Category: poetry

Philip Larkin’s Shorts


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If I was any good at Photoshop, this picture of poet Philip Larkin would have shown him wearing shorts. Great big baggy shorts and, below them, bare feet. You’d imagine he was just about to go for a paddle and laugh like a drain. But unlike Steve Austin, the Bionic Man – remember him? – we don’t have the technology.

Larkin did – as much as he needed, anyway. He took this proto-selfie using a timer. Behind him rises the steel skeleton of the brand-new university library where he was to serve out his working days as Chief Librarian. The following poem – perhaps his last – was written on an 80th birthday card to the university’s Vice-Chancellor, after whom the new Brynmor Jones Library was named:

By day, a lifted study-storehouse; night
Converts it to a flattened cube of light.
Whichever’s shown, the symbol is the same:
Knowledge; a University; a name.

Contrasting images become resolved in a wider concept. The zoom lens of the poet’s attention moves in and out, shifting its focus, seeking deeper truths within life’s random clutter. Philip Larkin’s shorts – short poems, of course, and not truncated trousers! – resemble his photographs, I think, in that both capture a whole world in a sudden flash of insight.

My favourite Larkin photo has to be this one. I imagine him setting up the timer and then composing himself with canny deliberation for this knowing self-portrait at once serious, gentle, vulnerable, revealing, funny. And above all, like his poems, honest.

 

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This is the first thing’

This is the first thing
I have understood:
Time is the echo of an axe
Within a wood.

 

‘To put one brick upon another

To put one brick upon another,
Add a third and then a forth,
Leaves no time to wonder whether
What you do has any worth.

But to sit with bricks around you
While the winds of heaven bawl
Weighing what you should or can do
Leaves no doubt of it at all.

 

Days 

What are days for?
Days are where we live.
They come, they wake us
Time and time over.
They are to be happy in:
Where can we live but days?
Ah, solving that question
Brings the priest and the doctor
In their long coats
Running over the fields.
Midwinter Waking
Paws there. Snout there as well. Mustiness. Mould.
Darkness; a desire to stretch, to scratch.
Then has the – ? Then is it – ? Nudge the thatch,
Displace the stiffened leaves: look out. How cold,
How dried a stillness. Like a blade on stone,
A wind is scraping, first this way, then that.
Morning, perhaps; but not a proper one.
Turn. Sleep will unshell us, but not yet.
Myxomatosis
Caught in the centre of a soundless field
While hot inexplicable hours go by
What trap is this? Where were its teeth concealed?
You seem to ask.
                            I make a sharp reply,
Then clean my stick. I’m glad I can’t explain
Just in what jaws you were to suppurate:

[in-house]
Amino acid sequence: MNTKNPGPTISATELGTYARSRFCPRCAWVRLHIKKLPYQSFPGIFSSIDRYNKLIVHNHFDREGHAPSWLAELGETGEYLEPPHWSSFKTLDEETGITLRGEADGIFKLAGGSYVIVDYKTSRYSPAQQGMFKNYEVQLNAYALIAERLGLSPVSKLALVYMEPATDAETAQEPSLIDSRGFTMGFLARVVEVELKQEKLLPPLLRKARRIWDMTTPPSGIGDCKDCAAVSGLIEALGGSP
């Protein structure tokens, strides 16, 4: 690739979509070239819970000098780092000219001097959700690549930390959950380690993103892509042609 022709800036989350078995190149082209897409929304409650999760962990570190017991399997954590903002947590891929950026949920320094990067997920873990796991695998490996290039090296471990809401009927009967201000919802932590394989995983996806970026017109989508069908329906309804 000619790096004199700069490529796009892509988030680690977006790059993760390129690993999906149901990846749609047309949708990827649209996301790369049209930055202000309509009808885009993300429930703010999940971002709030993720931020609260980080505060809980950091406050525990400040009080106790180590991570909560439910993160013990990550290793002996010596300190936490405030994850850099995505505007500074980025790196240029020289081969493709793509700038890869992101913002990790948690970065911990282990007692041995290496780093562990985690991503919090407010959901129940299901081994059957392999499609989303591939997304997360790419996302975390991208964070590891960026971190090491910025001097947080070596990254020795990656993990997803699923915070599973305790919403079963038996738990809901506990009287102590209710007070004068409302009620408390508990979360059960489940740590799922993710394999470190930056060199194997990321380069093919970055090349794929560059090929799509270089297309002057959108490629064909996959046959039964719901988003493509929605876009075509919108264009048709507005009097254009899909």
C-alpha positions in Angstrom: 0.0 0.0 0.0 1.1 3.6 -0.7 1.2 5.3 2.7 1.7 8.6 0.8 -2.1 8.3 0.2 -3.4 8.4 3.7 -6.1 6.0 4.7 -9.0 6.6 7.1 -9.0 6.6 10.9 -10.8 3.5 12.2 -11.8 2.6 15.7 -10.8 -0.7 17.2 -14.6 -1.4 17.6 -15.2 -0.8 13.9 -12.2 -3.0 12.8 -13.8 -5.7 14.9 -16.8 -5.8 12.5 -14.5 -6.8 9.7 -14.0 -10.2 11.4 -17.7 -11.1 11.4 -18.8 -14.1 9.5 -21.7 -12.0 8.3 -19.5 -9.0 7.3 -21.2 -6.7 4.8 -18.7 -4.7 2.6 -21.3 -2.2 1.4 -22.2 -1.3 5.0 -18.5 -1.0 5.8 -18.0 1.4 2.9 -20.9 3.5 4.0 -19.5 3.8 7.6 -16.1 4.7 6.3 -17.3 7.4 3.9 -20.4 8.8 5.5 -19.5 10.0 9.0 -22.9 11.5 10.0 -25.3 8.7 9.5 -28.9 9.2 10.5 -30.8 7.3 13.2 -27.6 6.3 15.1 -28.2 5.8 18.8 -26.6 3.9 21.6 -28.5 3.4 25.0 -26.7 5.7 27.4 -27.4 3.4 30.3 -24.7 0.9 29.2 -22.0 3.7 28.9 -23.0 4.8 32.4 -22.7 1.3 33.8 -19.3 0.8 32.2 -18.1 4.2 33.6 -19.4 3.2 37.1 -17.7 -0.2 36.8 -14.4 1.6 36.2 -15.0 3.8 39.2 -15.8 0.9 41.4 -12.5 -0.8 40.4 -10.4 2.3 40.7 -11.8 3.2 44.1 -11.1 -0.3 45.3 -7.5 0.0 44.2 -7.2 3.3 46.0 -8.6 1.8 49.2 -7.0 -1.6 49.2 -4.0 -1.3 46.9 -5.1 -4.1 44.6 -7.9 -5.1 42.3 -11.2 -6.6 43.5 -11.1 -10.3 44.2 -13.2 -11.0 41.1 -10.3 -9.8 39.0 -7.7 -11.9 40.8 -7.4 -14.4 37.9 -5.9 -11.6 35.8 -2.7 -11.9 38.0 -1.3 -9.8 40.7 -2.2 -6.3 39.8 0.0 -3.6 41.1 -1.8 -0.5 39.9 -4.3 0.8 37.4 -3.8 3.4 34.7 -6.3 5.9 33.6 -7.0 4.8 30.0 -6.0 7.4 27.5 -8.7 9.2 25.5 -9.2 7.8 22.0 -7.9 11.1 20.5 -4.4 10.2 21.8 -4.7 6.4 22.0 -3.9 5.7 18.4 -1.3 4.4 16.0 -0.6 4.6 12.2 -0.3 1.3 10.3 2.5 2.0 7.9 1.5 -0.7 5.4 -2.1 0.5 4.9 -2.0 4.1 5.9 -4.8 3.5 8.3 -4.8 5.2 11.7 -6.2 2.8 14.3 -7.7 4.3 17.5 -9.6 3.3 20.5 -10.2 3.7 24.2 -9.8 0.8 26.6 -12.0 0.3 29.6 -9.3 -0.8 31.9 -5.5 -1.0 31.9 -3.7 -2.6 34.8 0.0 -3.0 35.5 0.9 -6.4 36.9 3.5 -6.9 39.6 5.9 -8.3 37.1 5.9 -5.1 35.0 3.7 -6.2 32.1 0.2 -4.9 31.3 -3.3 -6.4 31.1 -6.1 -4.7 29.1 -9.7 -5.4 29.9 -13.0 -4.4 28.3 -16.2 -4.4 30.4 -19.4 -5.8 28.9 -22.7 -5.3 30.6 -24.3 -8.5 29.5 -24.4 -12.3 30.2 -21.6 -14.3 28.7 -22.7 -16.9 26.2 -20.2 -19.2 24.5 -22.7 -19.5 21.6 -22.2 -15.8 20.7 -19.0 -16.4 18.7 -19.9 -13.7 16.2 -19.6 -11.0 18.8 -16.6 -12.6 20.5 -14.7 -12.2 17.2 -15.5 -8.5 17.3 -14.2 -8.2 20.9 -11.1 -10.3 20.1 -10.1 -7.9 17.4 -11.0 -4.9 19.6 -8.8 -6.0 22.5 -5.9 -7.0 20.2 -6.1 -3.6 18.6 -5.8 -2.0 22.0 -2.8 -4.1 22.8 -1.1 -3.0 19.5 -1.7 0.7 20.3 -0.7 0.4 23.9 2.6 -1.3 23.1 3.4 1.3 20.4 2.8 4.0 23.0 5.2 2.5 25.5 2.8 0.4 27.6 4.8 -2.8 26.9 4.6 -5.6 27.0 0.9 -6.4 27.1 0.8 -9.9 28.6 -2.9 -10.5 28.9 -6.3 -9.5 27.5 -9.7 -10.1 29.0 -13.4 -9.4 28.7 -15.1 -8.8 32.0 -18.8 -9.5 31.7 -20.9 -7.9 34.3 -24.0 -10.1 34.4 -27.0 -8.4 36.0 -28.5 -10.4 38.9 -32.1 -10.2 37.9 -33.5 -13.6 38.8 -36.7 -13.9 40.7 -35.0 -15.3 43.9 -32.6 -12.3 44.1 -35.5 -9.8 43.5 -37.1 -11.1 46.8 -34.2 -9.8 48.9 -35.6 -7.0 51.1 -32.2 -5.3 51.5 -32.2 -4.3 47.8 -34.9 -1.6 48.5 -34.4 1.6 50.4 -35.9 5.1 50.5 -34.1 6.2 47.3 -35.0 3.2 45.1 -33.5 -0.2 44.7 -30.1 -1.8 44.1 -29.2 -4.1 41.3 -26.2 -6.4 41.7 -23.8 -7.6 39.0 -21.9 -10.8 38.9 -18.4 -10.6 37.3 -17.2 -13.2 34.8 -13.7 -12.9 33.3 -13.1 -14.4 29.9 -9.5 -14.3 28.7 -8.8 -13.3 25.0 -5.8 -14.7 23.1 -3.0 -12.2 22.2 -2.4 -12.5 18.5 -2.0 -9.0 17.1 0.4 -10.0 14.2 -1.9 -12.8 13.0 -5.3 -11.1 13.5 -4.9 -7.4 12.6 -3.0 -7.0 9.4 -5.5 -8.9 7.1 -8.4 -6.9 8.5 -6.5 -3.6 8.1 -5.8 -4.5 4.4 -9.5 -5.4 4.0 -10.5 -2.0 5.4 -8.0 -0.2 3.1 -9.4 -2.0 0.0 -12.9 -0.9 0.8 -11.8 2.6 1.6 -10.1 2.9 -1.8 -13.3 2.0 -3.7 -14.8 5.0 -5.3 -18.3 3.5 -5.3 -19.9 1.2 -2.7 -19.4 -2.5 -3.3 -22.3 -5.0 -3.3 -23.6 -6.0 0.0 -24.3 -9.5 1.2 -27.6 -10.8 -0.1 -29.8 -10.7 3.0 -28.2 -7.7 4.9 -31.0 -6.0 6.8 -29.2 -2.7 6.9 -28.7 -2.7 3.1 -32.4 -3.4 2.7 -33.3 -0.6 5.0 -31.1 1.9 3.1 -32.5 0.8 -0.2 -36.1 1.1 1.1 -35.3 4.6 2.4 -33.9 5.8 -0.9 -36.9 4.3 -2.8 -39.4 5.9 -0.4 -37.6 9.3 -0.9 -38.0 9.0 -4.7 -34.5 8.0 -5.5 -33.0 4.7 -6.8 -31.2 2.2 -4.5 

You may have thought things would come right again
If you could only keep quite still and wait.
First Sight
Lambs that learn to walk in snow
When their bleating clouds the air
Meet a vast unwelcome, know
Nothing but a sunless glare.
Newly stumbling to and fro
All they find, outside the fold,
Is a wretched width of cold. As they wait beside the ewe,
Her fleeces wetly caked, there lies
Hidden round them, waiting too,
Earth’s immeasurable surprise.
They could not grasp it if they knew,
What so soon will wake and grow
Utterly unlike the snow.

Home is so sad

Home is so sad. It stays as it was left,
Shaped to the comfort of the last to go
As if to win them back. Instead, bereft
Of anyone to please, it withers so,
Having no heart to put aside the theft

And turn again to what it started as,
A joyous shot at how things ought to be,
Long fallen wide. You can see how it was:
Look at the pictures and the cutlery.
The music in the piano stool. That vase.

 

As Bad as a Mile

Watching the shied core
Striking the basket, skidding across the floor,
Shows less and less of luck, and more and more

Of failure spreading back up the arm
Earlier and earlier, the unraised hand calm,
The apple unbitten in the palm.

 

Take One Home for the Kiddies

On shallow straw, in shadeless glass,
Huddled by empty bowls, they sleep:
No dark, no dam, no earth, no grass –
Mam, get us one of them to keep.

Living toys are something novel,
But it soon wears off somehow.
Fetch the shoebox, fetch the shovel –
Mam, we’re playing funerals now.

 

The Little Lives Of Earth And Form
The little lives of earth and form,
Of finding food, and keeping warm,
Are not like ours, and yet
A kinship lingers nonetheless:
We hanker for the homeliness
Of den, and hole, and set. And this identity we feel
– Perhaps not right, perhaps not real –
Will link us constantly;
I see the rock, the clay, the chalk,
The flattened grass, the swaying stalk,
And it is you I see.
BBC Yorkshire looks through the lens of Philip Larkin ...
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